FSG, a global, consulting firm that partners with corporations and foundations to create equitable systems change, today launched the ‘Agritech Report 2022: What’s next for Indian agritech? Emerging opportunities and the way forward for India’s agricultural technology sector’. The report captures the current state of Indian agritech sector, the landscape of emerging opportunities, and a recommended way forward – for traditional agriculture companies to succeed across the agriculture value chain, and for agritech startups to address the stiff competition ahead.
The report highlights that while traditional agriculture companies lag behind in most categories, large agrochemical players benefit from in-house R&D and a greater investment capacity. They are therefore ahead in developing, producing, and marketing sustainable and specialised inputs such as bio and organic fertilisers. However, traditional agriculture companies focused on the upstream and midstream value chain, including in-farm mechanisation solution providers, lag behind startups in most other agritech innovation categories. The time is right for traditional agriculture enterprises to embrace technology – whether they choose to deepen their expertise as specialised solution providers, or to expand into adjacencies.
The report points to how agritech startups will need an acute focus on profitability and sustainable growth to survive an emerging ‘battle of platforms.’ This situation will be exacerbated by a funding slump in the medium term amidst an overall slowdown in global investment activity.
The report also indicates that the next phase of India’s agritech growth story will be driven by categories such as bio-stimulants, farm management software, remote sensing and advisory, farm automation, novel farming systems, seed-to-fork traceability, and agri-carbon.
Highlighting the report, Rishi Agarwal, Managing Director, Head – Asia, FSG, said, “New developments in engineering and technology are changing traditional farming practices. Innovations in agricultural technology have the scope for improving not just agricultural yields, help adoption of sustainable farming practices, but also help farmers improve their lives. Legacy agricultural businesses need to make calculated and fast decisions to keep up with this rapidly evolving environment. Irrespective of whether they want to become a professional solutions provider or expand geographically, they will need to leverage technologies such as data analytics and digital networks.”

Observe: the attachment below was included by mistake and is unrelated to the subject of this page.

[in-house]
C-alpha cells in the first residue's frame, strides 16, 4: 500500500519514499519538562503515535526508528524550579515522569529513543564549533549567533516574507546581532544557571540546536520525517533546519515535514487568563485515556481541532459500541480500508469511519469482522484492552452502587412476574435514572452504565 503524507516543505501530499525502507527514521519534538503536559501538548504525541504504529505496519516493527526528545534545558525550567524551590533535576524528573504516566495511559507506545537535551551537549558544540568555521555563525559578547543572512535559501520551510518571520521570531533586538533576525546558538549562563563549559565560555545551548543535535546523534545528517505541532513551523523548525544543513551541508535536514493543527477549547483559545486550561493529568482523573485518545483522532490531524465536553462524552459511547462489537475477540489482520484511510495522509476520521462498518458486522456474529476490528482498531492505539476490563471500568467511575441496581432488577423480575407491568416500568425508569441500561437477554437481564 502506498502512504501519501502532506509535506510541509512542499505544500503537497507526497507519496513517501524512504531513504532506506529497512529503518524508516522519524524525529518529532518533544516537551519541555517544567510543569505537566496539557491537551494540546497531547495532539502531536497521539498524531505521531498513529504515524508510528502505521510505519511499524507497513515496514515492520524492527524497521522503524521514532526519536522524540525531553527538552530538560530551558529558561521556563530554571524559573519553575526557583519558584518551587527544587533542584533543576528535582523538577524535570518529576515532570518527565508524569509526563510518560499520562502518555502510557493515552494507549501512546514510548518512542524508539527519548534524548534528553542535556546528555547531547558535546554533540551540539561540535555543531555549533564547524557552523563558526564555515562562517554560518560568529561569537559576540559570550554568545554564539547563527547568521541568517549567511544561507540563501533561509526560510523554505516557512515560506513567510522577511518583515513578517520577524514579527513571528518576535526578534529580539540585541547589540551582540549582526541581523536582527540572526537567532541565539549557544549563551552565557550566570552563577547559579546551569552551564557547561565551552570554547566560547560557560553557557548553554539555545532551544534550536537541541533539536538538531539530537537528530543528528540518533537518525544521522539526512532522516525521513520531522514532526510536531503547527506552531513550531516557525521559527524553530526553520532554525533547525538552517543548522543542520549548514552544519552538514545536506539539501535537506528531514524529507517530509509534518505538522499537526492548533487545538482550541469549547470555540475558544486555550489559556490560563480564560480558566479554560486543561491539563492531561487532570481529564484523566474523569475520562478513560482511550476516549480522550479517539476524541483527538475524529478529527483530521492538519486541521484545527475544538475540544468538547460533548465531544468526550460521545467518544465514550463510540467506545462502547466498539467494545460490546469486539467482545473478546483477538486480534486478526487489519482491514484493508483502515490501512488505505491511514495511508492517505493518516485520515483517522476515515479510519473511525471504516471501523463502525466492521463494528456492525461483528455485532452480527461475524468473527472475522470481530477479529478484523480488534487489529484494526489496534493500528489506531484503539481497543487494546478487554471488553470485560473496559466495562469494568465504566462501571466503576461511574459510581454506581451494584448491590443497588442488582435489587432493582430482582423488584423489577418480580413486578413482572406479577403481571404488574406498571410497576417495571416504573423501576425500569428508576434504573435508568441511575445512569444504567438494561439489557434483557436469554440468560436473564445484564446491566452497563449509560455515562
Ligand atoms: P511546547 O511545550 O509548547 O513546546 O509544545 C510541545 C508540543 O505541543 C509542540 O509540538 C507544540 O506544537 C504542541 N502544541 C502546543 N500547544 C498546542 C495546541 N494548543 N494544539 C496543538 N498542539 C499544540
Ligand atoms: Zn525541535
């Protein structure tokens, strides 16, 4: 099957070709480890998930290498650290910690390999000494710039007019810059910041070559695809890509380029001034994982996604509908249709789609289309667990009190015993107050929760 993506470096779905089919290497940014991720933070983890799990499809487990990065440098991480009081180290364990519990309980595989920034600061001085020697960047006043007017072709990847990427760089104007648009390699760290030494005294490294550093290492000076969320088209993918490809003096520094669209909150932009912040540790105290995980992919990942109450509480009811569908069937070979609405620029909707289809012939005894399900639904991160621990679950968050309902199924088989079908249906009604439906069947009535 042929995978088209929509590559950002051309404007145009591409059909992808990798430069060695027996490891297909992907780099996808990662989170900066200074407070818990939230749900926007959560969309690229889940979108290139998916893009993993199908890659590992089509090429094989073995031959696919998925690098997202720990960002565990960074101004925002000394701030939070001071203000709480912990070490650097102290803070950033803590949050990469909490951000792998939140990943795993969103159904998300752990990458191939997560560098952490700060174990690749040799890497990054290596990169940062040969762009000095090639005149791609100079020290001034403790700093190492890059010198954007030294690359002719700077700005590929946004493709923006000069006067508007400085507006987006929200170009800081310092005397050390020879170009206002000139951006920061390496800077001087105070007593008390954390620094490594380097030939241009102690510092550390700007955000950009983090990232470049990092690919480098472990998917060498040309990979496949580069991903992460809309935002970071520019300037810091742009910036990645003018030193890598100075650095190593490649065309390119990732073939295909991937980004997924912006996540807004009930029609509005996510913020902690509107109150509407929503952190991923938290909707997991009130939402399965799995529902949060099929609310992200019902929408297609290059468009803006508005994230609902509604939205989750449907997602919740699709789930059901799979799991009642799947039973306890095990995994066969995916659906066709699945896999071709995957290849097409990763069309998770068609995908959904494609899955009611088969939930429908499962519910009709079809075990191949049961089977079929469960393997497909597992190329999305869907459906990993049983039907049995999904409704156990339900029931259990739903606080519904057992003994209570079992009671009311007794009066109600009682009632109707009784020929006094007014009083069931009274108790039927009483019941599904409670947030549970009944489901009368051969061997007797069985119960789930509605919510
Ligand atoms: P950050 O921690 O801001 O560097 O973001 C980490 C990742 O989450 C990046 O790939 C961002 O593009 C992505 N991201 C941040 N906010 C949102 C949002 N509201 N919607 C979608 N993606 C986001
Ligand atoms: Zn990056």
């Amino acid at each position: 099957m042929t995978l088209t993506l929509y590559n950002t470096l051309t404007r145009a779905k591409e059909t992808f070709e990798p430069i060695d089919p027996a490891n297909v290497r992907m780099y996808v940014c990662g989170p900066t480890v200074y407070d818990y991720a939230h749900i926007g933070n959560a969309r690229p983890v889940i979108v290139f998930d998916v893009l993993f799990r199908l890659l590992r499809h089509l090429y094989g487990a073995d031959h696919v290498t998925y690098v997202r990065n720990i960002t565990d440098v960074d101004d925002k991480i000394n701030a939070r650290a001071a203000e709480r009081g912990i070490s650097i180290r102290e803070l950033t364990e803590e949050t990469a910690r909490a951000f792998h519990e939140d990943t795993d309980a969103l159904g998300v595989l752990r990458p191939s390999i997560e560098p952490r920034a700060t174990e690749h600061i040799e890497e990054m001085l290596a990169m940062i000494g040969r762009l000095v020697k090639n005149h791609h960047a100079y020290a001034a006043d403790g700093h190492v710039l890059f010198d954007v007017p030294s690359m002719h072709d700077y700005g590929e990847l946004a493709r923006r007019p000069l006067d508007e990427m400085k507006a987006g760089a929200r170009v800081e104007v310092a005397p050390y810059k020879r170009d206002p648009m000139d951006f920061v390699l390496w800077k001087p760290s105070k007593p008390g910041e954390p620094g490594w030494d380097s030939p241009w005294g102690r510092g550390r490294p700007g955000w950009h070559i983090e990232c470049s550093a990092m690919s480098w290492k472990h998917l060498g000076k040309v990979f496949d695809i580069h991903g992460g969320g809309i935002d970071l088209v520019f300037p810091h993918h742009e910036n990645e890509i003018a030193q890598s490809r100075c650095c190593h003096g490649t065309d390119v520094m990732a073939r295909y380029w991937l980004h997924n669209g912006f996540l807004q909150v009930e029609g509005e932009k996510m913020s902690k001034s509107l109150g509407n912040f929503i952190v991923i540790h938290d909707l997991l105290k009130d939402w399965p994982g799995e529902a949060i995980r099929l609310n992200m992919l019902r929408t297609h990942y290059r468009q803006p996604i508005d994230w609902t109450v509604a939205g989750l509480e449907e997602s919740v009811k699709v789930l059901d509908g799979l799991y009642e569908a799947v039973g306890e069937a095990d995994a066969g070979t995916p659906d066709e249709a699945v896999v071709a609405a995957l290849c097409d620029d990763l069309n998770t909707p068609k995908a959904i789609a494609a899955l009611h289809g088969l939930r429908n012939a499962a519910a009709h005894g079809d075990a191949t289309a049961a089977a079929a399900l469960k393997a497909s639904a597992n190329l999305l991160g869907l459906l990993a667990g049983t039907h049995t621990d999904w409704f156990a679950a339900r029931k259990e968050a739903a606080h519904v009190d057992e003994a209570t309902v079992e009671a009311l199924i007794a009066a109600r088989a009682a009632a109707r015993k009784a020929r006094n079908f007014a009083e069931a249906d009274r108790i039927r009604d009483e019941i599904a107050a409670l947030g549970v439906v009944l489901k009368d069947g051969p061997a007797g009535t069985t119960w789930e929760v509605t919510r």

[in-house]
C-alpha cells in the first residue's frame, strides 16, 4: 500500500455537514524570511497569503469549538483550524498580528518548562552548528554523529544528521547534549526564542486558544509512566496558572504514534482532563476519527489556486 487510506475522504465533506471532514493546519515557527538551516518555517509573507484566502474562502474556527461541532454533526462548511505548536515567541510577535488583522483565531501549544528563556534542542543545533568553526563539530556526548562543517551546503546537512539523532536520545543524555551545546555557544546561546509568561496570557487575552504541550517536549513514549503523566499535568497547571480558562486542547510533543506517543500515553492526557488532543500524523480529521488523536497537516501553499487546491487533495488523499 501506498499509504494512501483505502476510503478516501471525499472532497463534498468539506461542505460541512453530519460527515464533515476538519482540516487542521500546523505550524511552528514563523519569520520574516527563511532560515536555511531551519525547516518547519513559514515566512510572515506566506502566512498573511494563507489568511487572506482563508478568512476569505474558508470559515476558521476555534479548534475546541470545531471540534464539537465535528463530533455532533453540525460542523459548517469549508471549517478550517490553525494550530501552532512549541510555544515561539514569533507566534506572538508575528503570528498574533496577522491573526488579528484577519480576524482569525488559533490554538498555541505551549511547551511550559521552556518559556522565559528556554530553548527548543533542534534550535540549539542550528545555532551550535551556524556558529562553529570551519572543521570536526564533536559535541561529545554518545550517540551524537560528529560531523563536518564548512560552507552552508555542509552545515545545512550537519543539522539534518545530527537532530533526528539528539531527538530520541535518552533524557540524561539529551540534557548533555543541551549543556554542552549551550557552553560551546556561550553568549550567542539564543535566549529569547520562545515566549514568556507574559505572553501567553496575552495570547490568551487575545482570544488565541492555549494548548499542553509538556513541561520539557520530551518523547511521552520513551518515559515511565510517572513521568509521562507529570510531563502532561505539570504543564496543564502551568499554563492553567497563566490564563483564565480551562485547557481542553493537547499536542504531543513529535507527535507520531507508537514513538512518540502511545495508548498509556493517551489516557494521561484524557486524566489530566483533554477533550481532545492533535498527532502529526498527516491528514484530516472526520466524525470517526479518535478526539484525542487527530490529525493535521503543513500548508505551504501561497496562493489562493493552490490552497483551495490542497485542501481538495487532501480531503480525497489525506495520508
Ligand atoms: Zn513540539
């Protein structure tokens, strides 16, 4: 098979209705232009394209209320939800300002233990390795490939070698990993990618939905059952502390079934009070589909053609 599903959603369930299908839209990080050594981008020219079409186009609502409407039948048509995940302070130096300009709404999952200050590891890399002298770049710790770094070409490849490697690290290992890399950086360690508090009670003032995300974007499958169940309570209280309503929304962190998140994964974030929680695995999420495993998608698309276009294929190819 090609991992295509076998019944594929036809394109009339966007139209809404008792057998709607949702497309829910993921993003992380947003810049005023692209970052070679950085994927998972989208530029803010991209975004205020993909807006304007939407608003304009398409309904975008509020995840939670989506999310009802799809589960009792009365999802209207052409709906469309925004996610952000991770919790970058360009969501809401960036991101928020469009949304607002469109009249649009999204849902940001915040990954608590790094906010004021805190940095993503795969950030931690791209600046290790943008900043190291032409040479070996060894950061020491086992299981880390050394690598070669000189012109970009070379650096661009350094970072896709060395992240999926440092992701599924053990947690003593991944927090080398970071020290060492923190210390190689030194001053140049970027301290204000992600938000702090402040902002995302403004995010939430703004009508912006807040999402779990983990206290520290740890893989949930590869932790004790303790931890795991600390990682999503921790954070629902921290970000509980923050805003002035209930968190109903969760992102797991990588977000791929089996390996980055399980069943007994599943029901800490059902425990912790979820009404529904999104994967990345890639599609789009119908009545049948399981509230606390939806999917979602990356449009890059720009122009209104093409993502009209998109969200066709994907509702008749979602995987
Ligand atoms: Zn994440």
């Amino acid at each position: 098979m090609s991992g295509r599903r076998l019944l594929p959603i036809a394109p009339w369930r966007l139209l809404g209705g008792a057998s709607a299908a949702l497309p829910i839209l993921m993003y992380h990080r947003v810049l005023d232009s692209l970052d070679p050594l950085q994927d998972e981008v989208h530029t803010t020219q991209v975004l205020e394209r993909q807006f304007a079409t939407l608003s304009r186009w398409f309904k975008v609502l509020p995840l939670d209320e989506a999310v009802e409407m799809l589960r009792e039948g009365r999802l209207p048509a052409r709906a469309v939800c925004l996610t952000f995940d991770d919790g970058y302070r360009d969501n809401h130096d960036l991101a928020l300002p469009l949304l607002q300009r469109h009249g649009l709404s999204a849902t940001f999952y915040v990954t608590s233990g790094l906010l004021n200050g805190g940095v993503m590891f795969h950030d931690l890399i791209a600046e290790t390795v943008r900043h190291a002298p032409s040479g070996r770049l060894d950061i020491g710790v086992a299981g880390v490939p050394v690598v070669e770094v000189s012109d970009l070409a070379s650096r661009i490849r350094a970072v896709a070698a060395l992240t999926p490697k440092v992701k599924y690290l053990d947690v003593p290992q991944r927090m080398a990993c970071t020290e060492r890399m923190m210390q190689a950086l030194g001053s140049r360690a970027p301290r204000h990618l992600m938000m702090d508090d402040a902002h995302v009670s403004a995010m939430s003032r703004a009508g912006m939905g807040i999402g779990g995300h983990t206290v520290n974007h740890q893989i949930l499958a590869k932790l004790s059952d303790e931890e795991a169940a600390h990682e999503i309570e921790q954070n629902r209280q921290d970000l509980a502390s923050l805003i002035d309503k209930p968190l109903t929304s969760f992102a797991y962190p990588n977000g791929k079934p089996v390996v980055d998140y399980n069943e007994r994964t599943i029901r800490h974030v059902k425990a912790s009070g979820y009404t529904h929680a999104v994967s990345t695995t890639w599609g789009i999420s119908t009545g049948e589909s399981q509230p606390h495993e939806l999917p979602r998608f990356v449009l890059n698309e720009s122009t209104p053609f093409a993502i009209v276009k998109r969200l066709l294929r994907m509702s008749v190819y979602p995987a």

“While these recent positive developments are encouraging, agritech companies should also pay attention to medium to long-term trends in order to make informed business decisions. India’s agritech advances, if properly harnessed, present a golden opportunity for sustainable and equitable growth that will not only ensure agribusiness profitability but also improve farmers’ livelihoods,” he adds.
The report also suggests that the influx of capital over the years has created 5-7 late-stage startups (i.e., Series C+), such as Ninjacart, DeHaat, WayCool, Jumbotail and Arya.ag, each valued between US$ 300M and US$ 800M. These startups leveraged early opportunities to transform the traditional supply chain through technology and business model innovations that addressed inefficiencies and gaps such as input shortages, wastages and a low share of the final sale price for farmers.
Key recommendations and takeaways from the Agritech Report
Attention to emerging opportunities
- Sustainable inputs, in-farm solutions including farm management software, remote sensing and advisory, farm automation, novel farming systems, traceability and agri-carbon to improve farmer livelihood and accelerate the pace of growth and innovation.
- Climate change has intensified the focus on agri-carbon innovations.
- Innovative global startups need to be responsible for addressing systemic barriers and building the critical ecosystem required to scale the agri-carbon market.
Enhanced focus on technology adoption
- Technology has irreversibly disrupted the traditional agricultural value chain – from how farmers access information and inputs to how they grow and sell their produce.
- Stronger need to adapt to the digital transformation of agriculture.
- Investments in in-farm innovations, including artificial intelligence (AI) and internet of things (IoT) solutions, robotics, drones, and farm management software, have been growing exponentially.
- Between 2018-19 and 2020-21, funding to this category grew almost four times, from US$ 10 million to US$ 39 million.
Renewed focus on profitability
- Faced with a ‘battle of platforms,’ startups need a renewed focus on profitability.
- The first wave of India’s agritech startups focused on market linkages, raised funds based on ‘gross merchandise value,’ or ‘gross value of goods sold,’ although they typically earn razor-thin margins per trade.
- These relatively ‘mature’ startups now compete for farmer attention in a ‘battle of platforms,’ not only among themselves but also with a host of new entrants.
Enabling end-to-end solutions
- Players with solid on-ground networks may choose to expand into adjacencies, gradually moving toward ‘end-to-end solution providers.’
- Focus on value-added products and services adjacent to core business across the agriculture supply chain, from market linkages to digital finance.
- Startups in this sector will need to continue to be innovative in staying in touch with and expanding their farmer network through a mix of digital and in-person interactions.
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